Margin of Safety Investor

Margin of Safety Investor
Contributor since: 2011
Thanks for the feedback.
Because it is selling at such a low price, the beauty of it is that LXK doesn't need to have any growth- it just needs to stabilize its revenue. If it can integrate itself with its clients, thats icing on the cake.
Thanks for the feedback. I'll try to answer your questions here:
1) Hopefully soon. 10-12Bs have been filed. Typically companies will fill in the blanks about a month or so before the actual spin after all approvals, financing, etc is complete.
2)You can read the proxies for the current holdings of ITT stock. In the 10-12Bs, there is some discussion on compensation, it looks like the spins will have a good amount of stock comp and recommended % holdings.
I've been digging through the filings, and will hopefully post an update once the final proportions are announced. I did purchase ITT last week, as I believe the margin of safety I was looking for is now there.
Excellent article. Investors don't use EDGAR enough. While I use Morningstar, GuruFocus, etc for my initial research, nothing beats reading the actual reports.Lots of things are missed when you don't read the 10-K, etc.
Driving store traffic via Caremark was one of the "revenue synergies" that CVS CEO Tom Ryan spoke of when they announced the acquisition. That is one of the advantages that the combined company has over WAG.
I don't value companies based on revenue- profits (specifically free cash flow) are what matters. In a sum of the parts valuation, its difficult to get true FCF by division, so I use EBIT.
Its a fair point that Caremark may not get as high a multiple as ESRX and MHS, but at the current price the market is pricing the Caremark division at around 5x EV/EBIT which seems way too low.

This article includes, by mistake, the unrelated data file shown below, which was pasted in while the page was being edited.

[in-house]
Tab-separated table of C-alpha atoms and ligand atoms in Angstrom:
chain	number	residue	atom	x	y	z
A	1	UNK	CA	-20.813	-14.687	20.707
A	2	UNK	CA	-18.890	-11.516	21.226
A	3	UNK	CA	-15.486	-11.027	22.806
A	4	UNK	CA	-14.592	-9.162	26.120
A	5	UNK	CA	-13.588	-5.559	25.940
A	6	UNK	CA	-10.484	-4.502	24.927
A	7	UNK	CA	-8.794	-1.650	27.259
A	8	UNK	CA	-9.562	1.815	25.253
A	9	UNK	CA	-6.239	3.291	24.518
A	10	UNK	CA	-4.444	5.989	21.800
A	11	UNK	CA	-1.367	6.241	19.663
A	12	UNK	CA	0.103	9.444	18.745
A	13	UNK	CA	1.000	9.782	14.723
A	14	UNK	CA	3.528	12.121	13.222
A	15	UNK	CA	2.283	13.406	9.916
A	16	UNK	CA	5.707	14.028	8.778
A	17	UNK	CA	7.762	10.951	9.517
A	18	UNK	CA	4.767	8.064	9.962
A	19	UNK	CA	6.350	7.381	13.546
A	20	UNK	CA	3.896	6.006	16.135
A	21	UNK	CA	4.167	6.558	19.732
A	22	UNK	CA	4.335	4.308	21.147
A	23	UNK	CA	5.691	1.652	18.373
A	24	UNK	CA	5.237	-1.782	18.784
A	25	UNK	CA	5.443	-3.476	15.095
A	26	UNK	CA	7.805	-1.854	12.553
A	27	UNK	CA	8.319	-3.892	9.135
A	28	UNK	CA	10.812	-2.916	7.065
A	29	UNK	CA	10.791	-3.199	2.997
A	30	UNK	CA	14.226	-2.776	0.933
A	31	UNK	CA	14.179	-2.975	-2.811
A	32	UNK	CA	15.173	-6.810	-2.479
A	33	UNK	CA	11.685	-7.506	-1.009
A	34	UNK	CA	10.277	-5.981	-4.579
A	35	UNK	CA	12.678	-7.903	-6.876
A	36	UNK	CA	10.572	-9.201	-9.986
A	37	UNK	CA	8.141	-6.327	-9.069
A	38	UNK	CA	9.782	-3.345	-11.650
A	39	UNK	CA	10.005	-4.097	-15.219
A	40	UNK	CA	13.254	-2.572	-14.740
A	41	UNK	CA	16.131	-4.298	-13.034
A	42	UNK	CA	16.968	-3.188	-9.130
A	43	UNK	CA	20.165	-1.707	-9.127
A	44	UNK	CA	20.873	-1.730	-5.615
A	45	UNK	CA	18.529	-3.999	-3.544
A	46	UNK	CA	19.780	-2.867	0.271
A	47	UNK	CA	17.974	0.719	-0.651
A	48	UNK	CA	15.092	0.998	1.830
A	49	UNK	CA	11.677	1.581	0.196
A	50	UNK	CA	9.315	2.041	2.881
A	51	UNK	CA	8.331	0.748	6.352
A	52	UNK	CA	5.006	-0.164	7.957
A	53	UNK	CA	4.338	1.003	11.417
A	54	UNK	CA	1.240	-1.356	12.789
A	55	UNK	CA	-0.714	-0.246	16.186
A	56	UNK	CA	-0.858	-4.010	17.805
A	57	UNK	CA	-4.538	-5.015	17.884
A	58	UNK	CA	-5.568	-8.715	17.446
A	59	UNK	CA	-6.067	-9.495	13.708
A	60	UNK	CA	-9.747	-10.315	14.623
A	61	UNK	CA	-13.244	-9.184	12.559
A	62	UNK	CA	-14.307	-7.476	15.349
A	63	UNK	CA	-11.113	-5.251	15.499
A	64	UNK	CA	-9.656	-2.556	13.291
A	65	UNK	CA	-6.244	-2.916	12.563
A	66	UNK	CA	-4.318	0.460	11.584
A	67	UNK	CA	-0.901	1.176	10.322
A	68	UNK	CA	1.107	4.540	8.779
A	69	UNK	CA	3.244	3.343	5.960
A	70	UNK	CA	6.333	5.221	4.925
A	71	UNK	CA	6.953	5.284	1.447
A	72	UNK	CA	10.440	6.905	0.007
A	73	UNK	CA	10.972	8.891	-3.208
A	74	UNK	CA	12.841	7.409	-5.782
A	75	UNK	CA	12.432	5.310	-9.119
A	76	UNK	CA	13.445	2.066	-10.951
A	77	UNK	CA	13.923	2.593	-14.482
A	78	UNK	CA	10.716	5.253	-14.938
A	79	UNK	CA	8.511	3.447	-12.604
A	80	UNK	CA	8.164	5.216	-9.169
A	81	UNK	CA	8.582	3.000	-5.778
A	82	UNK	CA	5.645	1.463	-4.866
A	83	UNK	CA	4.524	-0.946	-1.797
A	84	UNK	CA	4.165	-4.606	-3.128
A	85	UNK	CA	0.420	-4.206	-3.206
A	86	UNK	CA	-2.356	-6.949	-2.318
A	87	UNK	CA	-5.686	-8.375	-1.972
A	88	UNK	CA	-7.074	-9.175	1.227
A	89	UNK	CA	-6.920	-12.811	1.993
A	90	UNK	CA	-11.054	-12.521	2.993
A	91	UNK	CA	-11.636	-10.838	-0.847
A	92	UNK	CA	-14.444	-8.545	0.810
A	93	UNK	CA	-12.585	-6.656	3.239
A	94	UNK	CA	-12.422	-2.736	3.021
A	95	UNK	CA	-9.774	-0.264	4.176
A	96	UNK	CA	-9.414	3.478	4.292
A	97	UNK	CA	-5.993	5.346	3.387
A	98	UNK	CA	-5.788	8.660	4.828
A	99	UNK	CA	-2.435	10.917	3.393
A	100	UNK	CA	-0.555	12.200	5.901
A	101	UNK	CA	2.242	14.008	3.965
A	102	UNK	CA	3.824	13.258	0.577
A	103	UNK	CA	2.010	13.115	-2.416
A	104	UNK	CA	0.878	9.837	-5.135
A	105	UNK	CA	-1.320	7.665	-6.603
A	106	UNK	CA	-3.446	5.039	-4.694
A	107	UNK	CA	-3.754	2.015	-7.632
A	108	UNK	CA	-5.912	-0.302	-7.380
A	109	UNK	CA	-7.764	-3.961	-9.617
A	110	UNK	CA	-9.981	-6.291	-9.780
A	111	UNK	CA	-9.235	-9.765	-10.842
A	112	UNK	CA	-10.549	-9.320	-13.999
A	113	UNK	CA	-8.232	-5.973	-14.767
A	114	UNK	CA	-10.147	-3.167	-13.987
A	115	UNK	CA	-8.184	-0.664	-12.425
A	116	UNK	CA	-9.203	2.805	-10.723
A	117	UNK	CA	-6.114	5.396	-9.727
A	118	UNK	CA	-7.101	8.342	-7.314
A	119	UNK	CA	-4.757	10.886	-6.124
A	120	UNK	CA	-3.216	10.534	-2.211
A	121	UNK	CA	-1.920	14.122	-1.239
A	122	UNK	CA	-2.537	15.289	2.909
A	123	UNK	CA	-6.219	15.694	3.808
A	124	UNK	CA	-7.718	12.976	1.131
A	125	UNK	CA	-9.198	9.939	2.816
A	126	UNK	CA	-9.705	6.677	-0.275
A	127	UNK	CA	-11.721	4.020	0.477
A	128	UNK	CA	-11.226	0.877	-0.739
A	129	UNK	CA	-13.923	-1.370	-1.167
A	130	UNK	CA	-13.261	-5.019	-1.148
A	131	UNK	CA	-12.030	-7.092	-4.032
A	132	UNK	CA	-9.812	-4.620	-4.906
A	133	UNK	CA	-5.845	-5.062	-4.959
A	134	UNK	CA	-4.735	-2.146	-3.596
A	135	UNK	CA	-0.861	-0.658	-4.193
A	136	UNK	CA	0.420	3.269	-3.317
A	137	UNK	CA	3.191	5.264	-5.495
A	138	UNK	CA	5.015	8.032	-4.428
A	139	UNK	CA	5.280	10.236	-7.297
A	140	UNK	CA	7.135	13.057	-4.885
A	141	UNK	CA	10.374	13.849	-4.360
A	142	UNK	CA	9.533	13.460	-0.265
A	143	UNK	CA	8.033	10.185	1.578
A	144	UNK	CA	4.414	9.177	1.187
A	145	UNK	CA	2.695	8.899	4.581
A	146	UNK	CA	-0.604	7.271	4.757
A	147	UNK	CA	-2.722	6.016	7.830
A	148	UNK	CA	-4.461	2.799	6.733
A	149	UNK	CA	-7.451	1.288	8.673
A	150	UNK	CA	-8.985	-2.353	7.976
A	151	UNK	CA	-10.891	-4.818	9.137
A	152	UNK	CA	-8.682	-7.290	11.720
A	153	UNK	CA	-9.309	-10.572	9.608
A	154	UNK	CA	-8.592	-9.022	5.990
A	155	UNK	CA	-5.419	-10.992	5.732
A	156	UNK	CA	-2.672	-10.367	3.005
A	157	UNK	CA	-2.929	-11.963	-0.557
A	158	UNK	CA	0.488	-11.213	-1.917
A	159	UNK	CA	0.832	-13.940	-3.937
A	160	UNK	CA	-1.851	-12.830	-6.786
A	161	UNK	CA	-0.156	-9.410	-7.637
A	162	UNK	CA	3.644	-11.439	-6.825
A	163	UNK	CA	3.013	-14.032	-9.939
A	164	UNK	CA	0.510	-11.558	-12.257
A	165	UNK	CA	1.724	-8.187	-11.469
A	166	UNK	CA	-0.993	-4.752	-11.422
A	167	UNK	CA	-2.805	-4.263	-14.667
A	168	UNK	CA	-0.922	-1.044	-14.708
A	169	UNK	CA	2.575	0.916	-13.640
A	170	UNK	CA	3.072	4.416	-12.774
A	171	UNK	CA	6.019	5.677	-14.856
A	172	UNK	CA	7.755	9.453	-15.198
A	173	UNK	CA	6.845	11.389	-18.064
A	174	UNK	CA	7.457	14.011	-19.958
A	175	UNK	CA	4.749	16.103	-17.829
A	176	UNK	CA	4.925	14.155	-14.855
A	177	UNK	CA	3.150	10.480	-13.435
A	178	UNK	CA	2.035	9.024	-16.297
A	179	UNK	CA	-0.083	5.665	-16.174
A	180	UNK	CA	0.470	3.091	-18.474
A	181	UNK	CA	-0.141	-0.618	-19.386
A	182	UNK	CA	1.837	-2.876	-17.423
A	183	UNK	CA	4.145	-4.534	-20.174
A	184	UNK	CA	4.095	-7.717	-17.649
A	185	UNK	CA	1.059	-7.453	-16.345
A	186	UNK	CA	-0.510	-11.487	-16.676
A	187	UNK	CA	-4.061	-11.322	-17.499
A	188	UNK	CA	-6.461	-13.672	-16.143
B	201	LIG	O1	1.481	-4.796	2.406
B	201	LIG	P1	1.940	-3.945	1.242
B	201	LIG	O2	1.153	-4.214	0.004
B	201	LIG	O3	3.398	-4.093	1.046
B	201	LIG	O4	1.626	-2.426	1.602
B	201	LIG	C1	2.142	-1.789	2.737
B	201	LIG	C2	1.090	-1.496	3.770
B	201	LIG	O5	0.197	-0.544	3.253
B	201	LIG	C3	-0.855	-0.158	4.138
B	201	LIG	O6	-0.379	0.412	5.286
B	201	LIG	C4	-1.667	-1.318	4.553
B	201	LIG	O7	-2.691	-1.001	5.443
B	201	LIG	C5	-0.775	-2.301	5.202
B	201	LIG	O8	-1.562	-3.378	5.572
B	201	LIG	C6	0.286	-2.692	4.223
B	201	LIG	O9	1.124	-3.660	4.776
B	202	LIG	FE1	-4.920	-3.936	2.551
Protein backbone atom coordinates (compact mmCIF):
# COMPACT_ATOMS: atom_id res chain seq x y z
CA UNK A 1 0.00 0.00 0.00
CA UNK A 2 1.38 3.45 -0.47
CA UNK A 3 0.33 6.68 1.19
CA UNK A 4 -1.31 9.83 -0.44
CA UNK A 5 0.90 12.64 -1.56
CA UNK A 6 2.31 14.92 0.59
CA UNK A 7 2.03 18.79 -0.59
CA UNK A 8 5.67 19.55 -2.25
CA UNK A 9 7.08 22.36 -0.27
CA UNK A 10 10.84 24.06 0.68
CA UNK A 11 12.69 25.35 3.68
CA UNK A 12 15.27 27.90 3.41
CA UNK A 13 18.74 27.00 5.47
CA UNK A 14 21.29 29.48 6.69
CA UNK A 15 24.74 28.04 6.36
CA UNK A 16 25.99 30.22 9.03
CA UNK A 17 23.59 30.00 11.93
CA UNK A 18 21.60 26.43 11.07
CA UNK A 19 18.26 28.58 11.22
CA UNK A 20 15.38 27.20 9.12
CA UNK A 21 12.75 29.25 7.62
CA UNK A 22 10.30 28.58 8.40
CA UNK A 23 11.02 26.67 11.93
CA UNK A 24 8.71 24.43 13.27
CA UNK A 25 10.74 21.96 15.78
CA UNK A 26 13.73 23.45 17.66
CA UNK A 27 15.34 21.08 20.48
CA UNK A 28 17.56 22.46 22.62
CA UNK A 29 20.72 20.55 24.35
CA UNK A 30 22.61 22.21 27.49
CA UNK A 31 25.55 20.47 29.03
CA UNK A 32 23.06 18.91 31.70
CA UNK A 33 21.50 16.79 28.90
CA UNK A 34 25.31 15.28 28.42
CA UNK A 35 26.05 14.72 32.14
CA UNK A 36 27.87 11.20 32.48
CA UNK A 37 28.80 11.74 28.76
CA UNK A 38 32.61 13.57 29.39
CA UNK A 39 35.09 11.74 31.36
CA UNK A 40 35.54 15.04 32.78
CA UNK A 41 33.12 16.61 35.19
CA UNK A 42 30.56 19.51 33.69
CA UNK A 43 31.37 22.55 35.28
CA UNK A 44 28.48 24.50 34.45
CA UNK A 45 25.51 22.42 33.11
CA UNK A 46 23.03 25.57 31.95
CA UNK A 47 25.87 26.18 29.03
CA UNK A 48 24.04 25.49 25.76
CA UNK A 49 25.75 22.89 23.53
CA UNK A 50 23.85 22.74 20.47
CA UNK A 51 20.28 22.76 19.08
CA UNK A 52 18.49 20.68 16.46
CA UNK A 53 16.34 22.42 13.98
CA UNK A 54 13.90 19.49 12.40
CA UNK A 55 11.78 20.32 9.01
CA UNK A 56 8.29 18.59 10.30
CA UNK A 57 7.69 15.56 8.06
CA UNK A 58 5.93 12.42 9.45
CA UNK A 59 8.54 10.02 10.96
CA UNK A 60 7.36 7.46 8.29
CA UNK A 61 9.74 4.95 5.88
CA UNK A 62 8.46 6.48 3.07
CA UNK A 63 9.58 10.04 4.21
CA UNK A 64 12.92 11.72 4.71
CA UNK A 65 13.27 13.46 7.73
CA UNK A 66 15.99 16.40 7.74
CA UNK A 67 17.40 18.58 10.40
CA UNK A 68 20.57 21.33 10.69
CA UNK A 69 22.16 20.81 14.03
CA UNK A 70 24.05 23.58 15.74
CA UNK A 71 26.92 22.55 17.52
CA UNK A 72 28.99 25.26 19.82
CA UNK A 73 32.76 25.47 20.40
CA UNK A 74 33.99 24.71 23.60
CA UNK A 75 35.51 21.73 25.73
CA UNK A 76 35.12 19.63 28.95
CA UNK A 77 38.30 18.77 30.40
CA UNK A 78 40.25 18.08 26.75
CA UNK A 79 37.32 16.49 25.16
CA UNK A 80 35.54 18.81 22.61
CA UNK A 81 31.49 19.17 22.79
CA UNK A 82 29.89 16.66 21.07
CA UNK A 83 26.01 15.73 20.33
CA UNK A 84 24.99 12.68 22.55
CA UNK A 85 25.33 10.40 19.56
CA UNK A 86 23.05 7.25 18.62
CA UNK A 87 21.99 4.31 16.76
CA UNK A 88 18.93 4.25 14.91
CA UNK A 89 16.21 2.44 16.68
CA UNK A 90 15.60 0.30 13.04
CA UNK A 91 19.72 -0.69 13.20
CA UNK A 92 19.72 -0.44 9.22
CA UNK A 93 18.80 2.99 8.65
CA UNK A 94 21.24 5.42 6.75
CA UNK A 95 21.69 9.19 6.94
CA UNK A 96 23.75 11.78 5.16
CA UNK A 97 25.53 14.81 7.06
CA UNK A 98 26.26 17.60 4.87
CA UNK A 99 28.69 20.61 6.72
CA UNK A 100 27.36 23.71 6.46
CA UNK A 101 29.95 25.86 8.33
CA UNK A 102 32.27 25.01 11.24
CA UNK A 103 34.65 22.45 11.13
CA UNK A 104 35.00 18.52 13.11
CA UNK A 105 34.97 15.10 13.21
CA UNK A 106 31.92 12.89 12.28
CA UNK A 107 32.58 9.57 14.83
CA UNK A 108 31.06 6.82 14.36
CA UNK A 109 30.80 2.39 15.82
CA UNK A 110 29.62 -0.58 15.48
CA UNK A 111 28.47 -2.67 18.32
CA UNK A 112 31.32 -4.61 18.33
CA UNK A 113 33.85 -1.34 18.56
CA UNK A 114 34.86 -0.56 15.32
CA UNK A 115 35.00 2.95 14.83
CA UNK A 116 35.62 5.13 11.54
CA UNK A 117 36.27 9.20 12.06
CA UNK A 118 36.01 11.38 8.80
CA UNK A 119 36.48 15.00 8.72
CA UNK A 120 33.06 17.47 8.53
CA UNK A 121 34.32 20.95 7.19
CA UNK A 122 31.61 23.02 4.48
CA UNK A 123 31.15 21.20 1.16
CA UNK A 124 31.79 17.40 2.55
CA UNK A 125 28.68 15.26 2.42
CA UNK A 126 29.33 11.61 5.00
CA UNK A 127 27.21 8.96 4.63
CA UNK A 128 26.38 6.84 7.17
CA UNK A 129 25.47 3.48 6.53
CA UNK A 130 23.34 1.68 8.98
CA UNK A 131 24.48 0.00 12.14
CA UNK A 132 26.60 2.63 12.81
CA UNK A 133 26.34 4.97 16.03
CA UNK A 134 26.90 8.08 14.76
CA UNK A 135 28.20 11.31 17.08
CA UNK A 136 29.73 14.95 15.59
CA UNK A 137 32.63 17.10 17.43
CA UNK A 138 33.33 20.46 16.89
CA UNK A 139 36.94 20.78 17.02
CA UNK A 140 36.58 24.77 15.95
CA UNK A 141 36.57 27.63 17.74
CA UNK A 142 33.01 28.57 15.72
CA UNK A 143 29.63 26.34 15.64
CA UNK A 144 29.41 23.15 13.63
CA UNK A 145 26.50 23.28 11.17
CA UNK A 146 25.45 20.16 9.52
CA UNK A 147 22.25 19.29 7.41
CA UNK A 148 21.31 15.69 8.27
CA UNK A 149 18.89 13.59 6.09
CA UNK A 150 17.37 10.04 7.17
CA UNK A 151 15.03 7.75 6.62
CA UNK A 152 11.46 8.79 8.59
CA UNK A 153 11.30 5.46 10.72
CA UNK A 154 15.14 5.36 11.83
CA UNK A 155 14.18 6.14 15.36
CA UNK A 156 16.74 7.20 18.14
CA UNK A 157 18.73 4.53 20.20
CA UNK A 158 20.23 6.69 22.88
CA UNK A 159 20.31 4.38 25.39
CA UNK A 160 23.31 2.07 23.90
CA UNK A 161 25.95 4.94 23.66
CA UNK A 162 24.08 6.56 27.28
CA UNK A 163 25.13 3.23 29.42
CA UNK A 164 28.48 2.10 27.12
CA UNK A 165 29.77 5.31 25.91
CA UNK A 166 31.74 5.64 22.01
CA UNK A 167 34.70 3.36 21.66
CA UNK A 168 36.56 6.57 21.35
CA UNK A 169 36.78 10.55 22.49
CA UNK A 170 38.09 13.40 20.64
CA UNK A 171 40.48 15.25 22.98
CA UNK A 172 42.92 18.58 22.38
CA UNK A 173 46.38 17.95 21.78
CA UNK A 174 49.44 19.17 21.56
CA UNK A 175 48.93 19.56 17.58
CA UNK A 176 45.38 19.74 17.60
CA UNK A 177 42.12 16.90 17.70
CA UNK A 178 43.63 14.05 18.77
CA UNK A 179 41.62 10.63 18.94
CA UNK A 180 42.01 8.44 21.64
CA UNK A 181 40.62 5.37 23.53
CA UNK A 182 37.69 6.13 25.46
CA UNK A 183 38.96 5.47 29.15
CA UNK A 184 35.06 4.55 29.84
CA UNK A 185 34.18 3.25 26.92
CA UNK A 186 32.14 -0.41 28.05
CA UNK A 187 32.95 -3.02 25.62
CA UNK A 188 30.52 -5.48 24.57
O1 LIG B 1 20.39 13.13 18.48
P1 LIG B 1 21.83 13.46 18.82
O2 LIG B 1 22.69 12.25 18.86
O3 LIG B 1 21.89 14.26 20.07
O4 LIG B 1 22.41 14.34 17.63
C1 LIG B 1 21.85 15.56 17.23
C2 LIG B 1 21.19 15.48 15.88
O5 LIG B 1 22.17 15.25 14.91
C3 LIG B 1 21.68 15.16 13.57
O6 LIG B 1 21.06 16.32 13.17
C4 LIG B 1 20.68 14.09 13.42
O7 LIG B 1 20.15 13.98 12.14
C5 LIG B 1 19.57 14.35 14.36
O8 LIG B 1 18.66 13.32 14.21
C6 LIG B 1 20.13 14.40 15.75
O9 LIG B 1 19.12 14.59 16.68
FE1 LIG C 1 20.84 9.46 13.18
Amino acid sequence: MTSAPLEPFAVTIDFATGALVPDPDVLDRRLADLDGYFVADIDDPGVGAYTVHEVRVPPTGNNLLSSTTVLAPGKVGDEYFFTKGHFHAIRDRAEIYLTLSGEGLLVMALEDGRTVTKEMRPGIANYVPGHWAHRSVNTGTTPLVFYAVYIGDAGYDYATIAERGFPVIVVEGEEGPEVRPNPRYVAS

I should have been more clear. They have reduced their share count in the last year- but going back to 2007 the actual shares outstanding increased from 92M to 362M. When I took a second look, I realized this is all caused by stock option issuance- wtd avg diluted shares have remained relatively flat.
M&A deals are actually pretty risky b/c they can fall through. % wise I don't like to invest unless I can get at least 10% absolute which with time frames would be around 20-30% (or more).
You can go to the SEC website and perform an Edgar Search for form SC13 E3 for going private (there will also be some m&a filings in there)
tender offers are usually under TO-I
There are 2 types: SC-TO-I are the straight tender offers. Look for an odd lot tender. Often times they'll be a little higher than 1%.
The other is SC13E-3. These are going private transactions where a company will offer to buy out shareholders with less than say 500 shares. These can be fairly lucrative but have been very scarce the last few months.
I read about Klarman selling VOXX from Insider Monkey- search for VOXX on Seeking Alpha
Not sure if Perelman is much of an asset either- look at Revlon (REV) stock.
About 10 years ago Perelman tried to use MFW to buy Panavision (another company he controlled) for a big premium. Lawsuits flew and he eventually stopped.
When looking at stocks selling below their current asset value it is very rare (especially in this market) to find companies with strong growth and/or wide moats. . However, even a not so great company can be a phenomenal investment at the right price. To echo ARGE's comments, these 3 may be mean reversion candidates in their businesses.
One of the factors I look at when evaluating these types of businesses is if they are or have generated positive cash flow recently and have little to no debt. This helps to find the companies that can make it through difficult times